Interesting blog post there Nige, methinks some folks are taking this experiment a little too seriously. I really don't think the prof is advocating this as a healthy diet for the long term, although I could be wrong. Seems from his comment it was more of a "challenge" to demonstrate a point about the calories. Don't know about the hunger thing except to say that I attribute my hunger on various plans to lack of protein and/or significantly psychological due to the induced obsession over food that counting calories tends to lead to. Also there's a difference between wanting more and needing more. If you eat a handful of chips and the bag is on the table, what is making you reach in for more? But if my lunch was a snack bag of chips and a candy bar, I don't know that I would find myself going around hungry all day. Don't know if that makes any sense at all.

Mal, I hope you don't think I recommend following this diet! LOL. I doubt he'll be following it much longer, but I do note he supplemented with protein, veggies and vitamins. It would be an interesting experiment for him to try to maintain the weight for, say, six months continuing to eat this way.

Harry, I also think that the hunger that women feel on conventional reducing diets is due to insufficient protein. Yet it gets associated with carbs. When I was a teenager some of my "dieting" classmates ate a fruit yogurt for lunch. In those days this was full fat (they don't even make this anymore and even the lowfat stuff is in smaller containers. If memory serves these came in at around 300 cals. Those girls were always going around hungry because that's just not going to fill you up (or provide enough protein), although admittedly the yogurt on its own is far better than some of the other junk.

Razwell said...

Cutting 360 calories less for 8 years resulted in WEIGHT GAIN for the women in The Women's Health Initative Study. A WELL CONTROLLED REPUTABLE, LONGR TERM, LARGE SAMPLE SIZE STUDY. They also had INCREASED WAIST CIRCUMFERENCE - MORE FAT.

Funny how Colpo and Krieger NEVER mention this........

On top of all of this FAT LOSS and weight loss are NOT the same ......


We do NOT know eneough about how fat cells are regulated,.

REAL, QUALITY, SCIENTISTS ADMIT THIS , unlike the Internet jokes Colpo and Krieger.

CarbSane said...

Do you have a link to the full text of this study? The women simply didn't consistently eat less or they wouldn't weigh more.

CPM said...

Hi Carbsane,

Razwell's study looked like it might be kinda interesting, so I went looking for it. I ended up at Brandenburg’s site:
http://josefbrandenburg.com/what-happens-when-you-go-on-a-diet-%E2%80%93-why-calories-don%E2%80%99t-count-%E2%80%93-part-ii/

I think the reference was this:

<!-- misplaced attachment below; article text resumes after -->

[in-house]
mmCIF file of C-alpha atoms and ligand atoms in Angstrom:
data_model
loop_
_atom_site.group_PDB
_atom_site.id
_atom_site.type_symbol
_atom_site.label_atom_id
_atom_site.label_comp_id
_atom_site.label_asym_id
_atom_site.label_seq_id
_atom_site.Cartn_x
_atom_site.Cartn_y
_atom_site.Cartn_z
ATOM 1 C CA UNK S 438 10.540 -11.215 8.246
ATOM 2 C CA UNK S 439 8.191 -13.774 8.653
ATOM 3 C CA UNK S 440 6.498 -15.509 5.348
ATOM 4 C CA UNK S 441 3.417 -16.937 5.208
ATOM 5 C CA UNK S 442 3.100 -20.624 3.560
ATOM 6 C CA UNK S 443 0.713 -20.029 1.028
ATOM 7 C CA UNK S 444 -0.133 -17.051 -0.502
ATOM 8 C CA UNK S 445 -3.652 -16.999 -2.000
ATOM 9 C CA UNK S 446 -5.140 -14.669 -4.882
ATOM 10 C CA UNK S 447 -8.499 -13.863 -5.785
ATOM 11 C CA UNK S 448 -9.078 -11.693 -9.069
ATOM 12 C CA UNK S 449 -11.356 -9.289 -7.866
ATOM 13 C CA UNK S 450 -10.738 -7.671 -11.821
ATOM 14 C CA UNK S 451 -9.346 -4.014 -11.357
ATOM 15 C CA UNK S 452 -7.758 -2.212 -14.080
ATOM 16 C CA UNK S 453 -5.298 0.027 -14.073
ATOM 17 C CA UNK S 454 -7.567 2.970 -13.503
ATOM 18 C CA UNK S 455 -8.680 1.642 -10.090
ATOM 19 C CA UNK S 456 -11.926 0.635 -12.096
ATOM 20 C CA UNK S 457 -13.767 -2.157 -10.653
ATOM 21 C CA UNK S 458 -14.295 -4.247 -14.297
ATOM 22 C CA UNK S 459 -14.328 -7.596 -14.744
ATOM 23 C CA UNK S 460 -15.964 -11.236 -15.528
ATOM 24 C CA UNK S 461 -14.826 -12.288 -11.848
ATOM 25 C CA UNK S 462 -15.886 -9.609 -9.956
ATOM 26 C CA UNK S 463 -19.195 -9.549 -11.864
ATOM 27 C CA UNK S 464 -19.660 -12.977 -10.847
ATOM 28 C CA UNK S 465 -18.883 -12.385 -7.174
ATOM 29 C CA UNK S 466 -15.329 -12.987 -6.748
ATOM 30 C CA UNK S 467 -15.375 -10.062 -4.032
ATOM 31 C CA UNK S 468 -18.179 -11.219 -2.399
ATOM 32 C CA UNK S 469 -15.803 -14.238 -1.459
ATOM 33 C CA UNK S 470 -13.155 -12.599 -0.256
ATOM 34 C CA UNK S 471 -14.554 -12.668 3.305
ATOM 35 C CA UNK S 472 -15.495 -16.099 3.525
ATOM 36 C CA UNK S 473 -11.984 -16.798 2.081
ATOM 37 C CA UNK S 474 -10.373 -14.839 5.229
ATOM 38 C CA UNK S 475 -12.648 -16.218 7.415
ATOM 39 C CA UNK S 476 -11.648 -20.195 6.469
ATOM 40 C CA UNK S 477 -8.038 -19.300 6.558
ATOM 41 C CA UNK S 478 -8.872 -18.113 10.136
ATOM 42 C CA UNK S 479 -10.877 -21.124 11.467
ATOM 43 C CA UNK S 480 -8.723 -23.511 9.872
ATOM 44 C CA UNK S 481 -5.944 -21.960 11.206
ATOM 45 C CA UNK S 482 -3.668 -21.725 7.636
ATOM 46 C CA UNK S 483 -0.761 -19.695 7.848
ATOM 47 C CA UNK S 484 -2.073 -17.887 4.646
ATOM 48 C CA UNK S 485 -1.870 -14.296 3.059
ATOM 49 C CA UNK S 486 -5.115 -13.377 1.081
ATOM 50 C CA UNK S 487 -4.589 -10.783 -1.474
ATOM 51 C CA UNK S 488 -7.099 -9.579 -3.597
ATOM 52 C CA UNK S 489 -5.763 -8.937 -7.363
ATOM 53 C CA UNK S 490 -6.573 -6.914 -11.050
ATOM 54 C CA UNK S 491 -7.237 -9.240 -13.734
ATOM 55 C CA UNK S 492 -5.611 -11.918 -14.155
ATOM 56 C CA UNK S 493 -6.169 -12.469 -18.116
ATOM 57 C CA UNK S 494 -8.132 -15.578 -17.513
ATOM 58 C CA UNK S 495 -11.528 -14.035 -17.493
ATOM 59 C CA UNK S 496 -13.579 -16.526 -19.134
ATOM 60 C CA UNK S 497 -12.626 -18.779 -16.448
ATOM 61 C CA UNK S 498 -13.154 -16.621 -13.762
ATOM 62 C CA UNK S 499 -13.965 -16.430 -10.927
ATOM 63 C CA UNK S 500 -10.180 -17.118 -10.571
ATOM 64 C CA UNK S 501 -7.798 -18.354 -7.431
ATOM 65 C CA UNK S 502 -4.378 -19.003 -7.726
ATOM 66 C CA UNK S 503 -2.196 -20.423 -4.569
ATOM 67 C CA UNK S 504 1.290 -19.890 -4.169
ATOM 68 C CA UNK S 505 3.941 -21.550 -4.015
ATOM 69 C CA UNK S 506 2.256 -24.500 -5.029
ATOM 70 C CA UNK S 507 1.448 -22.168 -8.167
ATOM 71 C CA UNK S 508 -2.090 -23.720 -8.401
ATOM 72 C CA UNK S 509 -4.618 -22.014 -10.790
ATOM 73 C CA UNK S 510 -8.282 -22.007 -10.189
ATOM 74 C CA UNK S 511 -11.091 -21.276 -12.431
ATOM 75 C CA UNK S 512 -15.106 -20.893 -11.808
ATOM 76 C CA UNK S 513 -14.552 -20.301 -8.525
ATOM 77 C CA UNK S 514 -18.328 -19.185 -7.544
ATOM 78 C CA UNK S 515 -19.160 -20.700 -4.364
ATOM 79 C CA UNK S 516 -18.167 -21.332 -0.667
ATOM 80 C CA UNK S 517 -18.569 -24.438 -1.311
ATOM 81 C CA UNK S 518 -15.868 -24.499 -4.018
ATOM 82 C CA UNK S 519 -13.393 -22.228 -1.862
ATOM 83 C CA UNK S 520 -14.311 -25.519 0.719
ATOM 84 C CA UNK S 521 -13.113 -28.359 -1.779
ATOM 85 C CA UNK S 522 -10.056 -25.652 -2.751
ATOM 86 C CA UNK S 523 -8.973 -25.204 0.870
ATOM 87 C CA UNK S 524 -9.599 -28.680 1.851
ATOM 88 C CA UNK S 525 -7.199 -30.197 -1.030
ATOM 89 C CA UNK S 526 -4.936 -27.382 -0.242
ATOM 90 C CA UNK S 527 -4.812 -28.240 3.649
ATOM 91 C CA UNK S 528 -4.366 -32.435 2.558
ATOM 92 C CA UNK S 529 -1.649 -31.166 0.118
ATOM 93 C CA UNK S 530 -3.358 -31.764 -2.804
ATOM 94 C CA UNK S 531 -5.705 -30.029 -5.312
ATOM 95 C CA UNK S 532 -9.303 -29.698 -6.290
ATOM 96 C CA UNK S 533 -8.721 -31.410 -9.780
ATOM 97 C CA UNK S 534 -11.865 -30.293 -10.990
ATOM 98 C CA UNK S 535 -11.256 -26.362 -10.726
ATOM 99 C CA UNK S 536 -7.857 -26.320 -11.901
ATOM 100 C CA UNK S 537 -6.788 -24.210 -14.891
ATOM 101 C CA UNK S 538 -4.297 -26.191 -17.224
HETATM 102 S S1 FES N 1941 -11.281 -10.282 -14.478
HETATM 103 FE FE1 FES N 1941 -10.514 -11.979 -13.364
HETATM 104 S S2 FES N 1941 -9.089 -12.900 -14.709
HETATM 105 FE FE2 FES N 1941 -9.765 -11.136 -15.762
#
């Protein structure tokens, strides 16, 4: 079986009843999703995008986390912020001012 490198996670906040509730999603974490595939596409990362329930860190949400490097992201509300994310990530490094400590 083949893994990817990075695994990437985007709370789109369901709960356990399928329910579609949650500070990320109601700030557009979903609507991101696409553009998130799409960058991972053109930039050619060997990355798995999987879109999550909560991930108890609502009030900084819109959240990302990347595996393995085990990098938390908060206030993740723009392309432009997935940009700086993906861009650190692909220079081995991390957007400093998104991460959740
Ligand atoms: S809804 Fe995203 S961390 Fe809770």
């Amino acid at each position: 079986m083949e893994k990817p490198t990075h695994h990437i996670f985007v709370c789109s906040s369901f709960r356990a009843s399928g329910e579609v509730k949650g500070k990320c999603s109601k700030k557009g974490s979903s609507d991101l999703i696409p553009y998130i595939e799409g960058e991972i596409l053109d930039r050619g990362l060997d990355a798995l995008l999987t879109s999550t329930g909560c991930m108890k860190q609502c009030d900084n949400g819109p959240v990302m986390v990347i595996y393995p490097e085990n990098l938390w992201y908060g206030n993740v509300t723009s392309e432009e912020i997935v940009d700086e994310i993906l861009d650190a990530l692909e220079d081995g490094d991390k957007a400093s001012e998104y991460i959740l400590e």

http://jama.ama-assn.org/content/295/1/39.abstract

The abstract itself does not seem to agree with Brandenburg's or Razwell's claims. It looks like there might possibly be more info in the letter to the editor and possibly the associated editorial by Dansinger, but I don’t have access.

dietconcepts said...

So, did these women really go on an 8 year diet with a 360 calorie deficit? I smell a troll :)

CarbSane said...

Your olfactory senses are astute. I feel a bit bad because someone cited me in a YouTube video (http://www.youtube.com/watch?v=i-jbDwkHzlI) and Razzie came here, emailed me a nasty, then followed me to Jimmy's forum to spam-a-lot there. On Taubes all I can say is "he/she said it, not me!" LOL.

Nigel Kinbrum said...

The Women's Health Initiative was a huge trial (161,856 women) over a long period of time (8 years?) so it would have been prohibitively expensive to measure the energy intake of every subject (by close monitoring of all food and drink consumed at all times). Therefore, self-reported Food Frequency Questionnaires (FFQs) were used.

Measuring energy intake by self-reported FFQs is grossly inaccurate. See Differences between estimated caloric requirements and self-reported caloric intake in the women's health initiative and Participant characteristics associated with errors in self-reported energy intake from the Women's Health Initiative food-frequency questionnaire.

A self-reported caloric deficit of 360kcals/day could very easily be a caloric surplus.

Lillea said...

Prof Haub recently did an interview with Jimmy Moore:

http://www.thelivinlowcarbshow.com/shownotes/2920/dr-mark-haub-episode-424/

In it he explains some of the things that people have been questioning. For example, some people found it hard to believe that he could lose as much weight as he did if he was eating 1800 Calories a day. He explains that that is the MOST he would allow himself to eat a day during this experiment, but some days he ate far less he says.

Seems like a nice guy, and open to more experiments with different kinds of "diets" including low carb to see how he fares. He says that originally he didn't intend for this to go outside of his classroom, but then he was encouraged to make it more public.

He explains how it's potentially a bit misleading about his blood work, and goes into more detail about that. I found that part very interesting.

As usual, the media reports about things of this kind and reality often don't match, so I appreciate this interview for that reason - he has a chance to explain his rationale and results in more depth w/o the usual media mangling that goes on.

Low Carb Liberal said...

I don't think you can say that this experiment proves anything including that "caloric deficit, consistently maintained, WILL result in weight (and fat) loss". The majority believe this to be true but this experiment was one guy without a control group, without variables being controlled. I could just as reasonably (or just as unreasonably) say that the protein shakes he drank caused the weight loss, or the supplements.

This is just another of those frustratingly empty stories that proves nothing but gets media attention because it is outrageous.

CarbSane said...

I agree that these types of "experiments" ultimately prove nothing. As Lillea points out, media sensationalization of certain aspects doesn't help either. But this, the potato guy and my own Christmas cookie diet from years ago are just a drop in the bucket of people who can and have lost weight eating high carbs (potatoes being one of the highest GI foods!). If it were all about the carbs that could simply not happen. I think his protein consumption kept the diet-hungries away and allowed him to maintain the caloric deficit consistently. This is what ultimately leads to sustained losses.

Welcome to the Asylum and thanks for your input!